Experiencing problems with a sticky trumpet valve or other valve parts and components is a common part of owning your instrument, but many problems can be fixed with ease.
Trumpets require many components that work together in order to function properly. Unfortunately, many of these parts can suffer from issues that affect play. Some of the problems with these parts may even affect the way other components of the trumpet function.
After playing for a while, you may experience a variety of problems with the trumpet valves such as sticking. Parts such as slides and valves are movable, so their proper functioning is a priority. Movable parts will likely tend to cause more problems than those that are stationary, and such issues are completely normal.
In contrast, the mouthpiece can be removed, but it does not move when played like the other parts. There are several ways to fix common functional issues with your trumpet.
Missing trumpet valve buttons may be a problem for those that buy vintage trumpet models. You can often buy new ones online or where you find other trumpet repair parts. It is best to have trumpet buttons replaced by a professional.
One of the most common issues with valves is sticking. Valves are meant to move up and down smoothly to facilitate good playing, but sticky valves may get stuck at certain places and are slow coming up again.
This usually happens as the valves get stuck midway through pressing or just as they are about to be pressed. Sticking valves will make it difficult to play in addition to ruining your sound, so you’ll want to unstick your valves sooner rather than later.
The best way to handle sticky trumpet valves is to keep the valves well lubricated with good quality valve oil. If you practice every day, you should oil the trumpet’s valves at least once each week. Those that play for long periods each day will need to oil the valves more frequently.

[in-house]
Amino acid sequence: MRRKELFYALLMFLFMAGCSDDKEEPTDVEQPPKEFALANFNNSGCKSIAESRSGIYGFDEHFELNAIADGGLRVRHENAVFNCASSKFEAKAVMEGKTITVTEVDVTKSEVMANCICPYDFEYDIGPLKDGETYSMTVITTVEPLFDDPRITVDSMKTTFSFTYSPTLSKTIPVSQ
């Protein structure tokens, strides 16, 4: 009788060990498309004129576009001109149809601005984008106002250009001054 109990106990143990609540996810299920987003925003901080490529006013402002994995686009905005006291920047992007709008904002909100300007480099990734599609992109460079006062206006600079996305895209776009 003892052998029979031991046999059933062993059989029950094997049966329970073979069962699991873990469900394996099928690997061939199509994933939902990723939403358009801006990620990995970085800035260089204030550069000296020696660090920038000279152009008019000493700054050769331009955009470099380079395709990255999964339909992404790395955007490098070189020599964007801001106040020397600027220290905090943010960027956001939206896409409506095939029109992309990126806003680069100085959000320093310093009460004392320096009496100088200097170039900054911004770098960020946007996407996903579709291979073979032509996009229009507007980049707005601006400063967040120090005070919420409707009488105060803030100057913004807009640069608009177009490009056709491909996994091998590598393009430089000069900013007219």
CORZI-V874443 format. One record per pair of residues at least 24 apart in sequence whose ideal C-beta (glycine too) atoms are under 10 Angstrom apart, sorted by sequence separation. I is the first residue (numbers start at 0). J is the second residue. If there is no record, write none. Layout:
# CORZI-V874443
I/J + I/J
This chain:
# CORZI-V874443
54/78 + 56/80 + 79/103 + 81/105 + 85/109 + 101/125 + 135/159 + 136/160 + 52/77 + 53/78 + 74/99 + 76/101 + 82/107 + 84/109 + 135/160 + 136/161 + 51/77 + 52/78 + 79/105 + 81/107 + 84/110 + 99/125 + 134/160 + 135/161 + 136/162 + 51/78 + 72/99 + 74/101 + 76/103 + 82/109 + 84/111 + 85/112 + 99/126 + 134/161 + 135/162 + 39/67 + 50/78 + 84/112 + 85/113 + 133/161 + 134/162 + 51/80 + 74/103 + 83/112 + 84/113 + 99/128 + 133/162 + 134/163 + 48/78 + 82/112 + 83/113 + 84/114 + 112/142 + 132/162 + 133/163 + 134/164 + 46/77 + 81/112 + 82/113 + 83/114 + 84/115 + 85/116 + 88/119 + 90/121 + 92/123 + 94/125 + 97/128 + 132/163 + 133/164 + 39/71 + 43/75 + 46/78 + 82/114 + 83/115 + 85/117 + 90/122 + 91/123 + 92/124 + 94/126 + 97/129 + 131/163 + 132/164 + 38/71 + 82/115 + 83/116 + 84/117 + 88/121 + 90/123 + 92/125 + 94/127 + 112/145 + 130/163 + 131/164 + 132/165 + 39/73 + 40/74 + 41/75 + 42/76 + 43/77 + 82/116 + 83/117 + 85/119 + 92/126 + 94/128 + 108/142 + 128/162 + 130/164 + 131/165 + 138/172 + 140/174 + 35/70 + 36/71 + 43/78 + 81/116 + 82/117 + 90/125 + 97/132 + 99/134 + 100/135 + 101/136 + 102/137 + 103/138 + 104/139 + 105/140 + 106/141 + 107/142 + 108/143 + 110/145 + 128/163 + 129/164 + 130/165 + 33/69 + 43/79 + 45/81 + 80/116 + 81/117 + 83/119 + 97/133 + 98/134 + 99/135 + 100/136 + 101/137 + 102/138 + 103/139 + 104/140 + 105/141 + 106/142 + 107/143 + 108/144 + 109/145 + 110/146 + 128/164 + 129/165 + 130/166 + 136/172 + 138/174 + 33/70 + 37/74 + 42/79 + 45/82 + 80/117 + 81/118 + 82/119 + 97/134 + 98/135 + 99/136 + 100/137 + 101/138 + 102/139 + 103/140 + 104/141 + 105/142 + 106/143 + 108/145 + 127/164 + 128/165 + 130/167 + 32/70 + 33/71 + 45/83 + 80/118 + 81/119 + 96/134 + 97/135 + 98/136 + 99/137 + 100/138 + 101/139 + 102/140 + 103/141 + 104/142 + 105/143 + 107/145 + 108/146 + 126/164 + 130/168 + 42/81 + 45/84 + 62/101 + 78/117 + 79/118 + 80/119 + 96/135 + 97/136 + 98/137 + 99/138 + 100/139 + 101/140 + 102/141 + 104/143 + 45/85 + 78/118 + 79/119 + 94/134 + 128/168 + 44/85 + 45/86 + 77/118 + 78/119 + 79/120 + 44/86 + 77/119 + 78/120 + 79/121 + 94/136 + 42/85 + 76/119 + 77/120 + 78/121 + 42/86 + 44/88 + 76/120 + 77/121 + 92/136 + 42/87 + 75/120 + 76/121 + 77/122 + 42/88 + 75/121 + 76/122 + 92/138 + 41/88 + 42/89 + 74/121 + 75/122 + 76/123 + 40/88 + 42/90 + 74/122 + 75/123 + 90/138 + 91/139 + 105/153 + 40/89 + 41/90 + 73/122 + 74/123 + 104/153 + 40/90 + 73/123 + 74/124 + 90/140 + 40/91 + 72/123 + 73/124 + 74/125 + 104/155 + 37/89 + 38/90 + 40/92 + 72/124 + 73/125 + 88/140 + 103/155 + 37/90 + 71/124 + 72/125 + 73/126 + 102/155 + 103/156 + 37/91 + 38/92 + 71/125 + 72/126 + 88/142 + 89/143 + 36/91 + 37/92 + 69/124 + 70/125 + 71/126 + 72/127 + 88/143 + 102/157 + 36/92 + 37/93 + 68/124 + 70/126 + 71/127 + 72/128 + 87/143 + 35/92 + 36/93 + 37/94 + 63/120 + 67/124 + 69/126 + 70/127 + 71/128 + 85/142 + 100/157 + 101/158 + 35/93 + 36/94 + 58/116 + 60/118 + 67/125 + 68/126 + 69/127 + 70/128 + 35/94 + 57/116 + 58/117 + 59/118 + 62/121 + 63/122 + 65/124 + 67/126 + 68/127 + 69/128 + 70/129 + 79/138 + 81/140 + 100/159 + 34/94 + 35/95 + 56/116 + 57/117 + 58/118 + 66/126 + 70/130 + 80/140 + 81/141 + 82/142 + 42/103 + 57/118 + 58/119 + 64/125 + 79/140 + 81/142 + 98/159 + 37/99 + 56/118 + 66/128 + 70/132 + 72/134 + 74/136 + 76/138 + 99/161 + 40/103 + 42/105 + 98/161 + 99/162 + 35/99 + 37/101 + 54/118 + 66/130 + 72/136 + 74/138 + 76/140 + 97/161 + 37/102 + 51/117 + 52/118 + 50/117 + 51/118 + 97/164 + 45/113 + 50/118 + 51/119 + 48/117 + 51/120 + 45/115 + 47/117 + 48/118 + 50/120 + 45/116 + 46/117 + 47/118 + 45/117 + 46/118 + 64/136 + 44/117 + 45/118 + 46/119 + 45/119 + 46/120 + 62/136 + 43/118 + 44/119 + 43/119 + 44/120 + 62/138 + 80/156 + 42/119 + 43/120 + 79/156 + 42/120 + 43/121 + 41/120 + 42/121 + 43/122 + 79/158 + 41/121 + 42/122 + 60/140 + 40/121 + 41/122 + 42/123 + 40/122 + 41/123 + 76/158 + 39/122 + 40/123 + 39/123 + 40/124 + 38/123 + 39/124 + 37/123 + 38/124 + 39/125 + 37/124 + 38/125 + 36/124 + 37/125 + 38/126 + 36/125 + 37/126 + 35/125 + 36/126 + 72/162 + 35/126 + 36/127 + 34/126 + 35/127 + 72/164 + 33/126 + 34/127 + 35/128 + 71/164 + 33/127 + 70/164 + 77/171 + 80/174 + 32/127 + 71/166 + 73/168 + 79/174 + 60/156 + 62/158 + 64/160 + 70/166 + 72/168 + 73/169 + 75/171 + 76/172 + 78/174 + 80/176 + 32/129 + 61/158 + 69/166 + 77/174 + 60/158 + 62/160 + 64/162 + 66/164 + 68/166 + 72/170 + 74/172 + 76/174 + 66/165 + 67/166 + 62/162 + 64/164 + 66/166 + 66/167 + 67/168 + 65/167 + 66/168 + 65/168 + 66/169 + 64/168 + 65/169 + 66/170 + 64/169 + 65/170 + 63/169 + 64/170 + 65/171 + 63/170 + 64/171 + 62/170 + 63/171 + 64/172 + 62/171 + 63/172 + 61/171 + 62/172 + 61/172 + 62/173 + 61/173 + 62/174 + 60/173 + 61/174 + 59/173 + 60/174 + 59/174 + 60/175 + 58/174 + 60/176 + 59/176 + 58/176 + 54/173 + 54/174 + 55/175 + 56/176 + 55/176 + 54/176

Blue Juice valve oil is a great valve oil, and it is highly recommended for frequent players. Luckily, valve oil is generally inexpensive and one bottle will last you for a very long time.
- fast acting oil
- long lasting
- helps to keep horns clean internally
- fast acting oil
- helps to keep horns clean internally
How to Oil Trumpet Valves
If you are not accustomed to oiling your own trumpet valves, you can perform the following steps to get through the process more smoothly. Oiling the valves is not difficult, but it is still wise to keep a few tips in mind when doing so.
Younger players without experience would be better off seeking the assistance of parents on instructors before beginning. Parents of young trumpet players should be accustomed to the steps of oiling the valves as well as simple trumpet valve repair techniques.
Follow these steps to oil trumpet valves the easy way:
1. Lie the trumpet on a flat surface.
2. Unscrew the first valve slide.
3. Slide the valve out slightly.
If the valve is pulled out completely, it is more likely to be dropped and damaged. It could also get put back in the wrong way.
Make sure to pull only one slide out at a time so that they are not mixed up.
4. Place a few drops of oil on the shaft of the valve.
Make sure you don’t drip the oil in the holes but on the valve shaft.